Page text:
Compared with the glistening two-story mansions that surrounded it, the house looked like something from another time. It was only 2,180 square feet. Its redbrick exterior was crumbling, and its gutters were clogged with leaves. Faded, paint-chipped blinds sagged behind the front windows. Next to the concrete steps leading to the front door, a scraggly banana plant clung to life.
Built in 1950, it was one of the last of the original single-story homes on Northport Drive, in Dallas’s Preston Hollow neighborhood. The newer residents, almost all of them affluent baby boomers, had no idea who lived there. Over the years, they’d see an ambulance pull up to the front of the house, and they’d watch as paramedics carried out someone covered in a blanket. A few days later, they’d see the paramedics return to carry that person back inside. But they’d never learned who it was or what had happened. Some of the local kids were convinced that the house was haunted. They’d ride their bikes by the lot at dusk, daring one another to ring the doorbell or run across the unwatered lawn.
None of the neighbors knew that mailmen once delivered boxes of letters to the front door and that strangers left plates of food or envelopes stuffed with money. They didn’t know that high school kids, whenever they drove past the house, blew their horns, over and over. They didn’t know that a church youth group had stood on that front yard one afternoon, faced the house, and sung a hymn.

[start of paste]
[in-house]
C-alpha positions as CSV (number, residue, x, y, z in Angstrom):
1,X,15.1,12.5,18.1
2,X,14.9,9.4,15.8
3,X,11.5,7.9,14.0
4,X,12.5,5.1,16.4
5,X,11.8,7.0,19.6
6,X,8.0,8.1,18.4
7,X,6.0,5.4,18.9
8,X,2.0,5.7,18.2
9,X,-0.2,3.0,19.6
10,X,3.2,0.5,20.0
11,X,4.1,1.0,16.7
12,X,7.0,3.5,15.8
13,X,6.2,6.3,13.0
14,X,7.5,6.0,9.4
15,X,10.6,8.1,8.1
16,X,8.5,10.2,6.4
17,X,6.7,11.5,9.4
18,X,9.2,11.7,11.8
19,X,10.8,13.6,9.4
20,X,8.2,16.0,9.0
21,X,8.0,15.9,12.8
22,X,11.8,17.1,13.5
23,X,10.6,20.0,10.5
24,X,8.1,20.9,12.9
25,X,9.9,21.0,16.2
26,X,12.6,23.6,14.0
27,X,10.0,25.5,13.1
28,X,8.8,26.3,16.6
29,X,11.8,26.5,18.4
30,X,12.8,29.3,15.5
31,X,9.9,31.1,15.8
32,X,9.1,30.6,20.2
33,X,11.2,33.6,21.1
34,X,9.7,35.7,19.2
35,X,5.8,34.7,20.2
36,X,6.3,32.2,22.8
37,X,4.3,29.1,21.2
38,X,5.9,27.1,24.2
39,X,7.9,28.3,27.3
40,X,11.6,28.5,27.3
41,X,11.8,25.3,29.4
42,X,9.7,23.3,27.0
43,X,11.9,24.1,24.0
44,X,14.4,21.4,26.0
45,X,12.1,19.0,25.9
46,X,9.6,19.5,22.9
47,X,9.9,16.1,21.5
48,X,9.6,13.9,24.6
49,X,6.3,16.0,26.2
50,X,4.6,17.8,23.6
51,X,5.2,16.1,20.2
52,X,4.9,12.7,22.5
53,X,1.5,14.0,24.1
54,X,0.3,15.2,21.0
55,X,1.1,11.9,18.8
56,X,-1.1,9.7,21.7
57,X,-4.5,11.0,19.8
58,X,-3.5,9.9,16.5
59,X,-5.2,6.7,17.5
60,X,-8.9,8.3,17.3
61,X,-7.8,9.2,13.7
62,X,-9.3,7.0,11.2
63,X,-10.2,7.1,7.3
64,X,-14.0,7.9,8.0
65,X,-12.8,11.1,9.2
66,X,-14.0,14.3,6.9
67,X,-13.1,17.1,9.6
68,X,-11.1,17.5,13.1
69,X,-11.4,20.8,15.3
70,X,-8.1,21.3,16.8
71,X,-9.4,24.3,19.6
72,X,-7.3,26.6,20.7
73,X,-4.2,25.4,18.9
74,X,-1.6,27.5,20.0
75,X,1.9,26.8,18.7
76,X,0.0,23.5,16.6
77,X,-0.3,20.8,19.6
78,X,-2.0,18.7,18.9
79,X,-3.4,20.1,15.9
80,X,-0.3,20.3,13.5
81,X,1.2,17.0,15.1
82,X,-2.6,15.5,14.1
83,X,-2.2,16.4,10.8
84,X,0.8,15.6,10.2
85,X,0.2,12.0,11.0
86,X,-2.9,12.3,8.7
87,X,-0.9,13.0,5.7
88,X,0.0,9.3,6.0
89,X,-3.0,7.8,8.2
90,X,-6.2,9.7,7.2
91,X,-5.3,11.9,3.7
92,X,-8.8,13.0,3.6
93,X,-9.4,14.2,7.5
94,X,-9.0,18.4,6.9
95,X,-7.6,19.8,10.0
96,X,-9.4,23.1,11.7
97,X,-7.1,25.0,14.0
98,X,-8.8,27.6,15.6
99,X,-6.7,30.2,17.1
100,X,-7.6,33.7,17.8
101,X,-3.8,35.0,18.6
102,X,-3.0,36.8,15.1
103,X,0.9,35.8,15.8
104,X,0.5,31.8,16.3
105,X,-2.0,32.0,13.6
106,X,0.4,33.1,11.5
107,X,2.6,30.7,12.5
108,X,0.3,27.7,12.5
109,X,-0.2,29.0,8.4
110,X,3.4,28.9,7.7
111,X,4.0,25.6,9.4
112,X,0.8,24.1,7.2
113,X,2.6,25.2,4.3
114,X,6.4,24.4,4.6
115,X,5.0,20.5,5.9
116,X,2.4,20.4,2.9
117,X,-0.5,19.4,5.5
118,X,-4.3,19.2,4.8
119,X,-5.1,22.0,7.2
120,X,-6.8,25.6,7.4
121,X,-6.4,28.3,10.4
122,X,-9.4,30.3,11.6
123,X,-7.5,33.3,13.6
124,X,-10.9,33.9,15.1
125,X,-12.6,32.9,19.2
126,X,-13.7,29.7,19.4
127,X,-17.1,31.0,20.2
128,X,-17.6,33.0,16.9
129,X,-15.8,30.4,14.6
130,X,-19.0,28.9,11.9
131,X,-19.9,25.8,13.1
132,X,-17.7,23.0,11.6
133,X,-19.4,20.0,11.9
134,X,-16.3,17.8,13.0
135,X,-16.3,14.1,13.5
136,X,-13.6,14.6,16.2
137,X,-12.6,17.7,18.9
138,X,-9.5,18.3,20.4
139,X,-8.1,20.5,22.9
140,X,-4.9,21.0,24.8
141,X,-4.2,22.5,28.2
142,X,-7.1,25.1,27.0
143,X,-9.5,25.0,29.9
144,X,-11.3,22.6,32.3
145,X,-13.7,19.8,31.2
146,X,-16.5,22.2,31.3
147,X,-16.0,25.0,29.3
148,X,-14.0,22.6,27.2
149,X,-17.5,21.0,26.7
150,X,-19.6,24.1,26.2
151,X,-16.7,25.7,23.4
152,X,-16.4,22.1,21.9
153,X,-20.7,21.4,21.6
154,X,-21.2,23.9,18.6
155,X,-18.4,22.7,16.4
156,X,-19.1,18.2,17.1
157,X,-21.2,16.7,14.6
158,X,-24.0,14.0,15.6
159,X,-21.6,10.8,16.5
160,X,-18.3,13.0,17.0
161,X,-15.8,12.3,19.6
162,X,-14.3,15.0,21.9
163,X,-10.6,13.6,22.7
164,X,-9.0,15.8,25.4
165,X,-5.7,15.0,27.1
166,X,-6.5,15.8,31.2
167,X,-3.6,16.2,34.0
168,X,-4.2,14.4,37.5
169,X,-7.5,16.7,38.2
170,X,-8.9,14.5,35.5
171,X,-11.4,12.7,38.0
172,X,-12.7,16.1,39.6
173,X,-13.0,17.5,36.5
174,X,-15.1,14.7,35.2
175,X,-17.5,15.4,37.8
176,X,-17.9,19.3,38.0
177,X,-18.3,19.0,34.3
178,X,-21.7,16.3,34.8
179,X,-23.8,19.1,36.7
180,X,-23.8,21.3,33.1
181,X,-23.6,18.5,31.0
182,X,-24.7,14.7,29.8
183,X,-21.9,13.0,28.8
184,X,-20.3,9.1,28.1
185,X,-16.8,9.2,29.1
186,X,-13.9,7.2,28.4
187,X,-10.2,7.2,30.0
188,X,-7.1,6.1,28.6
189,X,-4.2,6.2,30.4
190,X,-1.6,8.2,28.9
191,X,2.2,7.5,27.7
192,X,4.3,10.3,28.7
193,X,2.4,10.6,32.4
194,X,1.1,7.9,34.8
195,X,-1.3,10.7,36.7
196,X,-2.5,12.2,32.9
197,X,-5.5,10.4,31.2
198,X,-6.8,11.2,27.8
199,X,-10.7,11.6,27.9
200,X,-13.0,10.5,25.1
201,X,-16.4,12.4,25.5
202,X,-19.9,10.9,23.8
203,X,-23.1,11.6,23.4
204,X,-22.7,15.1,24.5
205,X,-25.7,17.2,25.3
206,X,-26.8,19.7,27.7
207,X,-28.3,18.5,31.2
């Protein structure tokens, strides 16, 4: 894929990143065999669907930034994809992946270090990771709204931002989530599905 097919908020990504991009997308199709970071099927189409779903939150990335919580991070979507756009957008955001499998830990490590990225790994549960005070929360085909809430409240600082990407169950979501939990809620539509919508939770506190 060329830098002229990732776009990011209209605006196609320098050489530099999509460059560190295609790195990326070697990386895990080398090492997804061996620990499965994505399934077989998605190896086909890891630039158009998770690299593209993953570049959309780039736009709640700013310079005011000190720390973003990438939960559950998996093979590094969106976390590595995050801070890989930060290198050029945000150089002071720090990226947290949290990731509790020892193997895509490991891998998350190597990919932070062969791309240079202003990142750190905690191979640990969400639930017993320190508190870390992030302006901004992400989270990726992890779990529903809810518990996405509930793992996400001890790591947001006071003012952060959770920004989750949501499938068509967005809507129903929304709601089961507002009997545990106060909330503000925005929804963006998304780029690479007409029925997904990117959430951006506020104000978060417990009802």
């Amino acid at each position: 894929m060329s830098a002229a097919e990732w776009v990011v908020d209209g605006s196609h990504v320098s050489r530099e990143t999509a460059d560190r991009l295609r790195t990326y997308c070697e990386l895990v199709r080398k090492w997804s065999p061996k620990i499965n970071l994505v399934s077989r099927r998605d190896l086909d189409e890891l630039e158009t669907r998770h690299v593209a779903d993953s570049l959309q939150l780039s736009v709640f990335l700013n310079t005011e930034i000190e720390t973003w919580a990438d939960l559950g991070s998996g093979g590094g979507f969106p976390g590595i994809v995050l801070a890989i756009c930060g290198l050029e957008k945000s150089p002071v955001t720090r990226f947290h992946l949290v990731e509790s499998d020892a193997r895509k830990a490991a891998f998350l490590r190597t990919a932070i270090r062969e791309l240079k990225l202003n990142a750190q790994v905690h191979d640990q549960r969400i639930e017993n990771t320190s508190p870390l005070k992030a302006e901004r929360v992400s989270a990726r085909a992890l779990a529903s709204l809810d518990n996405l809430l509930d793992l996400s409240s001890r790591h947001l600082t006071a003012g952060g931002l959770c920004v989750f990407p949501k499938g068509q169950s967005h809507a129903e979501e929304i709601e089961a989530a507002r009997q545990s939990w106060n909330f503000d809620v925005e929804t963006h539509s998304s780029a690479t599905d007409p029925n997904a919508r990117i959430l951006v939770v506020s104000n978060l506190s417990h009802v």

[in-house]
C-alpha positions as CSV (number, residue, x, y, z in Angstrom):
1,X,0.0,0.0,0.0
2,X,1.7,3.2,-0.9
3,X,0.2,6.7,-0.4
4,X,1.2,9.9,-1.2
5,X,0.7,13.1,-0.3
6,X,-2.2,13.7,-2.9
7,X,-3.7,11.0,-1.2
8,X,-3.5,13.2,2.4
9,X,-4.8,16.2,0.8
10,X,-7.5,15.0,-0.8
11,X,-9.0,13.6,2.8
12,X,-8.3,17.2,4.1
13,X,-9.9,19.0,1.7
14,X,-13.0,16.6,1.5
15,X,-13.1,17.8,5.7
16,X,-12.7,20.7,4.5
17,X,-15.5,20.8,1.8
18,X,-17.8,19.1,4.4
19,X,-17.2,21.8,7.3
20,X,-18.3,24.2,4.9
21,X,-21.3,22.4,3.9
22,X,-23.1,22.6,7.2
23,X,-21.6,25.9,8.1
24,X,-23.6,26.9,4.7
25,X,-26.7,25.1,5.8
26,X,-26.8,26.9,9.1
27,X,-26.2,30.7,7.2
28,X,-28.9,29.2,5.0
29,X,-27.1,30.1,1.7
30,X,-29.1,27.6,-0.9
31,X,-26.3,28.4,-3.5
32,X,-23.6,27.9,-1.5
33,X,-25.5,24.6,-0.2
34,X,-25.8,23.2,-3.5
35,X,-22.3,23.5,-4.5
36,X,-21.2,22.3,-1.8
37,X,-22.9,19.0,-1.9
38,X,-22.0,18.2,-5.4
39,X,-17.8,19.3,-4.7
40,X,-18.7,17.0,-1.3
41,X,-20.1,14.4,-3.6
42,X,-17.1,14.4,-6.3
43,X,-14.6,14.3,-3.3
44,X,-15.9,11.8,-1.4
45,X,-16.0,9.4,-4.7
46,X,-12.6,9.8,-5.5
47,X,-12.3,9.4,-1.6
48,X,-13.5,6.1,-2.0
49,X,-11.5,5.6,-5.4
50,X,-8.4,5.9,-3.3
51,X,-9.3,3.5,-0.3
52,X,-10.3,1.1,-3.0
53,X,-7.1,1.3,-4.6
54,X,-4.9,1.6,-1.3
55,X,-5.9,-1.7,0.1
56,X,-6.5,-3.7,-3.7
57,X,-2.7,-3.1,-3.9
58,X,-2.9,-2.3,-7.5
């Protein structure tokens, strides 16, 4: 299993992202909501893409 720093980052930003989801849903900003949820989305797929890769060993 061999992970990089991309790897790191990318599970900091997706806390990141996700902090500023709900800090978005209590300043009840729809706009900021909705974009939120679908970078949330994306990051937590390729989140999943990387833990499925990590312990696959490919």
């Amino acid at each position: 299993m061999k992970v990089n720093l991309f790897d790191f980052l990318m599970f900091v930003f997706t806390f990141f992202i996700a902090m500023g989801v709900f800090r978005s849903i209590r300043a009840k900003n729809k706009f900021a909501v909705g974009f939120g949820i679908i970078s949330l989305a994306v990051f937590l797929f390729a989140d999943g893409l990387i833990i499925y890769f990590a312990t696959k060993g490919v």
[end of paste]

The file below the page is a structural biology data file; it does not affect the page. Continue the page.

In fact, it wasn’t until the spring of last year that they learned that the little house used to be one of Dallas’s most famous residences, known throughout the city as the McClamrock house. It was the home of Ann McClamrock and her son John, the boy who could not move.
On the morning of October 17, 1973, John McClamrock bounded out of bed; threw on bell-bottom jeans and a loud, patterned shirt with an oversized collar; jumped into his red El Camino with a vinyl roof; and raced off to Hillcrest High School, only six blocks away. He was seventeen years old, and according to one girl who had dated him, he was “the all-American boy, just heartbreakingly beautiful.” He had china-blue eyes and wavy black hair that fell over his forehead, and when he smiled, dimples creased his cheeks. Sometimes, when he sacked groceries at the neighborhood Tom Thumb, Hillcrest girls would show up to buy watermelons so that he’d carry them out to their cars. On weekend nights, they’d head for Forest Lane, the cruising spot for Dallas teenagers, hoping to get a look at him in his El Camino—or better yet, catch a ride. One cute Hillcrest blonde, Sara Ohl, had been lucky enough to go out with John